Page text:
1. Loss of transgelin in breast and colon tumors and in RIE-1 cells by Ras deregulation of gene expression through Raf-independent pathways. Shields, J.M., Rogers-Graham, K., Der, C.J. J. Biol. Chem. (2002) [Pubmed]
  2. Mapping of the rat SM22 gene to chromosome 8q24: a candidate for high blood pressure and cardiac hypertrophy. Koike, G., Miano, J.M., Vanvooren, P., Shiozawa, M., Szpirer, C., Jacob, H.J. Mamm. Genome (1998) [Pubmed]
  3. SM22 alpha, a marker of adult smooth muscle, is expressed in multiple myogenic lineages during embryogenesis. Li, L., Miano, J.M., Cserjesi, P., Olson, E.N. Circ. Res. (1996) [Pubmed]
  4. Paralogous sm22alpha (Tagln) genes map to mouse chromosomes 1 and 9: further evidence for a paralogous relationship. Stanier, P., Abu-Hayyeh, S., Murdoch, J.N., Eddleston, J., Copp, A.J. Genomics (1998) [Pubmed]
  5. Structure and expression of a smooth muscle cell-specific gene, SM22 alpha. Solway, J., Seltzer, J., Samaha, F.F., Kim, S., Alger, L.E., Niu, Q., Morrisey, E.E., Ip, H.S., Parmacek, M.S. J. Biol. Chem. (1995) [Pubmed]
  6. Temporally controlled somatic mutagenesis in smooth muscle. Kühbandner, S., Brummer, S., Metzger, D., Chambon, P., Hofmann, F., Feil, R. Genesis (2000) [Pubmed]
  7. Evidence that osteogenic progenitor cells in the human tunica albuginea may originate from stem cells: implications for peyronie disease. Vernet, D., Nolazco, G., Cantini, L., Magee, T.R., Qian, A., Rajfer, J., Gonzalez-Cadavid, N.F. Biol. Reprod. (2005) [Pubmed]
  8. Fibroblast transgelin and smooth muscle SM22alpha are the same protein, the expression of which is down-regulated in many cell lines. Lawson, D., Harrison, M., Shapland, C. Cell Motil. Cytoskeleton (1997) [Pubmed]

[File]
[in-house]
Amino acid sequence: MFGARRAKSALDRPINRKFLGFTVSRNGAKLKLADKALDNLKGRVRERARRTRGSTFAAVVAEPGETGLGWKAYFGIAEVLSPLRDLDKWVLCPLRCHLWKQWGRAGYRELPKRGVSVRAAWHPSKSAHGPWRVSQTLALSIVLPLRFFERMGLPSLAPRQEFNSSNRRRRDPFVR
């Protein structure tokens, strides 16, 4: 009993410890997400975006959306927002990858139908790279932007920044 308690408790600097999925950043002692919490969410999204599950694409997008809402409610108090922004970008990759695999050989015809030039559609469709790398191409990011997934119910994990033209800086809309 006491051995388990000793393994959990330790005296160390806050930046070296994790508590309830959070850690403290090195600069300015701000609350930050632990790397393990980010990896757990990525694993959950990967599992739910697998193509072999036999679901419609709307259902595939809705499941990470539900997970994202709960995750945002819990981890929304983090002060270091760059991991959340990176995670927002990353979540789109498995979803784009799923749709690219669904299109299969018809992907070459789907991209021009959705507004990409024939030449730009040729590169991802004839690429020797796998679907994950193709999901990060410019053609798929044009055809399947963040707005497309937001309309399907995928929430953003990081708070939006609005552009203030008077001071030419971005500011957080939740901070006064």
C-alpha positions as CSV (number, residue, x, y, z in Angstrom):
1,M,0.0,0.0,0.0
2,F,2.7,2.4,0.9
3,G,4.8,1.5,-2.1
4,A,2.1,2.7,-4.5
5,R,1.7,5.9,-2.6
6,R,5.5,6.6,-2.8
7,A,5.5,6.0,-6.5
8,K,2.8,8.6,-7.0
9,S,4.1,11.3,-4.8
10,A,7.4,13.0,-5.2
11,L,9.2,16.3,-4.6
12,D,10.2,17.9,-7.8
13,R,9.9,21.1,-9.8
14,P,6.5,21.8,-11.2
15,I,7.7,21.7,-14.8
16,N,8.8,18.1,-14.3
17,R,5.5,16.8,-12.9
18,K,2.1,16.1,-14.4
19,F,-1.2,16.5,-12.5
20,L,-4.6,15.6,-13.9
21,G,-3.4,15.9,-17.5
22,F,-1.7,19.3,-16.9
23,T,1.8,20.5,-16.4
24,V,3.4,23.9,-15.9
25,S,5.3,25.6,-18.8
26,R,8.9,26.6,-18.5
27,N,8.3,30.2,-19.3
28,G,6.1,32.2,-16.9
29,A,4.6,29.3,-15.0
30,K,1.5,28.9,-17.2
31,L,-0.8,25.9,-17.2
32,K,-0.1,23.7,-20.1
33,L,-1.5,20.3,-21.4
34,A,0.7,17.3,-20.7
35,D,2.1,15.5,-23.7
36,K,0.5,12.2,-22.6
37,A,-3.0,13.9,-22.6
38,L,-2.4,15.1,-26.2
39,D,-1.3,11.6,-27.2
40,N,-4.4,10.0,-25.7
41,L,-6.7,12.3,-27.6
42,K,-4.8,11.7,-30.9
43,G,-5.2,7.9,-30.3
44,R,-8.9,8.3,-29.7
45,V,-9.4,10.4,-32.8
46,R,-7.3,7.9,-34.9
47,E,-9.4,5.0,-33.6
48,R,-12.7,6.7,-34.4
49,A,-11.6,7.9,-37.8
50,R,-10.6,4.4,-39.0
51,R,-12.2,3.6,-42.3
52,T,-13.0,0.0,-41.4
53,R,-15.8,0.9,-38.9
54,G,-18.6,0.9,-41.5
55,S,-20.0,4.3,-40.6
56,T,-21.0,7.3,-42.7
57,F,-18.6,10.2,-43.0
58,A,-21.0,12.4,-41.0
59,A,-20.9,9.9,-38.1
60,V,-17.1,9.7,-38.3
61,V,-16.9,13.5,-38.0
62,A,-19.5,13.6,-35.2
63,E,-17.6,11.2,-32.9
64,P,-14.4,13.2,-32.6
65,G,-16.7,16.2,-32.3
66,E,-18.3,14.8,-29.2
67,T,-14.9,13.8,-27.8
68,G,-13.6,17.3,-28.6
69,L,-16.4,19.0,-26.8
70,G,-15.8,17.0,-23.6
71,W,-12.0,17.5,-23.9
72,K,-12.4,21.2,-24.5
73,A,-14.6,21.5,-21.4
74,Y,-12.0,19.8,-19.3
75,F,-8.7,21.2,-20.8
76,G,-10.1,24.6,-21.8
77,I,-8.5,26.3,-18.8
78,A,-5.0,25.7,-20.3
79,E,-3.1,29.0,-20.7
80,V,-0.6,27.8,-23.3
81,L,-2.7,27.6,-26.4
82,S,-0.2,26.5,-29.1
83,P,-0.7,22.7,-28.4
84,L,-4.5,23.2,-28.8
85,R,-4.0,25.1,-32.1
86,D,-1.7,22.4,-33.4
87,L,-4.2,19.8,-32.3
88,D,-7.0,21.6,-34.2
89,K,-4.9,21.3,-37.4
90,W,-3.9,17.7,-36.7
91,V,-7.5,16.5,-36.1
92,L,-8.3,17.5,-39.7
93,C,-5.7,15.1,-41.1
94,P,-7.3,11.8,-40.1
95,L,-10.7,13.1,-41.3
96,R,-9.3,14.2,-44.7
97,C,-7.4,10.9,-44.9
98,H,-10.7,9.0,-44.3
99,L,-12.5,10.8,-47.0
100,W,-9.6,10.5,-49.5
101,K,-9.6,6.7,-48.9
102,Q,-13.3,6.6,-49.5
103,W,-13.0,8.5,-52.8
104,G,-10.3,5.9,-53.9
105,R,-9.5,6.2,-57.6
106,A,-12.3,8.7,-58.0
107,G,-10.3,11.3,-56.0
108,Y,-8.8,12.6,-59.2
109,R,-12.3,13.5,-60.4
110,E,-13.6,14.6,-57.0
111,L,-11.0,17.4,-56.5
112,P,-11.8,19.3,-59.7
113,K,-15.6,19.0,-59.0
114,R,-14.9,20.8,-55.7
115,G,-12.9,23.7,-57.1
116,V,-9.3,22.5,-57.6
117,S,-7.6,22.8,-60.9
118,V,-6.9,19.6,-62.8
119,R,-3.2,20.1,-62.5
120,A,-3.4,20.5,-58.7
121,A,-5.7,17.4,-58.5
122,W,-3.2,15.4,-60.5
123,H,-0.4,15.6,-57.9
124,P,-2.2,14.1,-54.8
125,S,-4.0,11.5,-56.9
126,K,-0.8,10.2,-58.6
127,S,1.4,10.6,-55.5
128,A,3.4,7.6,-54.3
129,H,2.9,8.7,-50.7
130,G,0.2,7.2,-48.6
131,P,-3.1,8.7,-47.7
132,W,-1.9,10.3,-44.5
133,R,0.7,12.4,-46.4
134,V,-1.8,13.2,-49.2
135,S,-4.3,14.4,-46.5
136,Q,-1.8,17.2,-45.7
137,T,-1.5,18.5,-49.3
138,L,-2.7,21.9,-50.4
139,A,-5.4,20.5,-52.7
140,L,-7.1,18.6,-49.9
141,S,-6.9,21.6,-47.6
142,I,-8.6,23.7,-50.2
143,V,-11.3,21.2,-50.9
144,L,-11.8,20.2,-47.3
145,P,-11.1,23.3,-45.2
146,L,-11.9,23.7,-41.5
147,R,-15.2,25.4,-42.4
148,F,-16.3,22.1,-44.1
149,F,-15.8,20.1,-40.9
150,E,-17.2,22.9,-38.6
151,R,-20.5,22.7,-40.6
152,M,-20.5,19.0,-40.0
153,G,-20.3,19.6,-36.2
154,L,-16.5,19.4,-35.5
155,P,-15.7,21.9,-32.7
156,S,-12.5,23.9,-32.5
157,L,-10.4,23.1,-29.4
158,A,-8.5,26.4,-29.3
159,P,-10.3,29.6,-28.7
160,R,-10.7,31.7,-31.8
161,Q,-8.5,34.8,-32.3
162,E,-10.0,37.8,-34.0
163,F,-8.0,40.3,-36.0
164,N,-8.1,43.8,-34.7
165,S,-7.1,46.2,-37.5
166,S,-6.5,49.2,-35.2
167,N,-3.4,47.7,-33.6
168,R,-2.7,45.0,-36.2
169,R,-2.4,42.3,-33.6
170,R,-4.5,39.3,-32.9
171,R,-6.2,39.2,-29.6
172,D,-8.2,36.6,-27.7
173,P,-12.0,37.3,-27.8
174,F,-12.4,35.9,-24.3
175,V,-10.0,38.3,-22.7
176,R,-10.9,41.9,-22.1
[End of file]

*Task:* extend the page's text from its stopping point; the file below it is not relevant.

9. Inhibition of apoptosis and caspase-3 in vascular smooth muscle cells by plasminogen activator inhibitor type-1. Chen, Y., Kelm, R.J., Budd, R.C., Sobel, B.E., Schneider, D.J. J. Cell. Biochem. (2004) [Pubmed]
  10. Aberrant crypt foci. Alrawi, S.J., Schiff, M., Carroll, R.E., Dayton, M., Gibbs, J.F., Kulavlat, M., Tan, D., Berman, K., Stoler, D.L., Anderson, G.R. Anticancer Res. (2006) [Pubmed]
  11. Endothelial-mesenchymal interactions in vitro reveal molecular mechanisms of smooth muscle/pericyte differentiation. Ding, R., Darland, D.C., Parmacek, M.S., D'Amore, P.A. Stem Cells Dev. (2004) [Pubmed]
  12. Overexpression of A3 adenosine receptors in smooth, cardiac, and skeletal muscle is lethal to embryos. Zhao, Z., Yaar, R., Ladd, D., Cataldo, L.M., Ravid, K. Microvasc. Res. (2002) [Pubmed]
  13. Expression cloning identifies transgelin (SM22) as a novel repressor of 92-kDa type IV collagenase (MMP-9) expression. Nair, R.R., Solway, J., Boyd, D.D. J. Biol. Chem. (2006) [Pubmed]
  14. Loss of transgelin in repeated bouts of ulcerative colitis-induced colon carcinogenesis. Yeo, M., Kim, D.K., Park, H.J., Oh, T.Y., Kim, J.H., Cho, S.W., Paik, Y.K., Hahm, K.B. Proteomics (2006) [Pubmed]
  15. Identification of the Schistosoma japonicum 22.6-kDa antigen as a major target of the human IgE response: similarity of IgE-binding epitopes to allergen peptides. Santiago, M.L., Hafalla, J.C., Kurtis, J.D., Aligui, G.L., Wiest, P.M., Olveda, R.M., Olds, G.R., Dunne, D.W., Ramirez, B.L. Int. Arch. Allergy Immunol. (1998) [Pubmed]
  16. Detection of active infection of Sf9 insect cells by recombinant baculoviruses. Mariani, S.M., Krammer, P.H. J. Virol. Methods (1997) [Pubmed]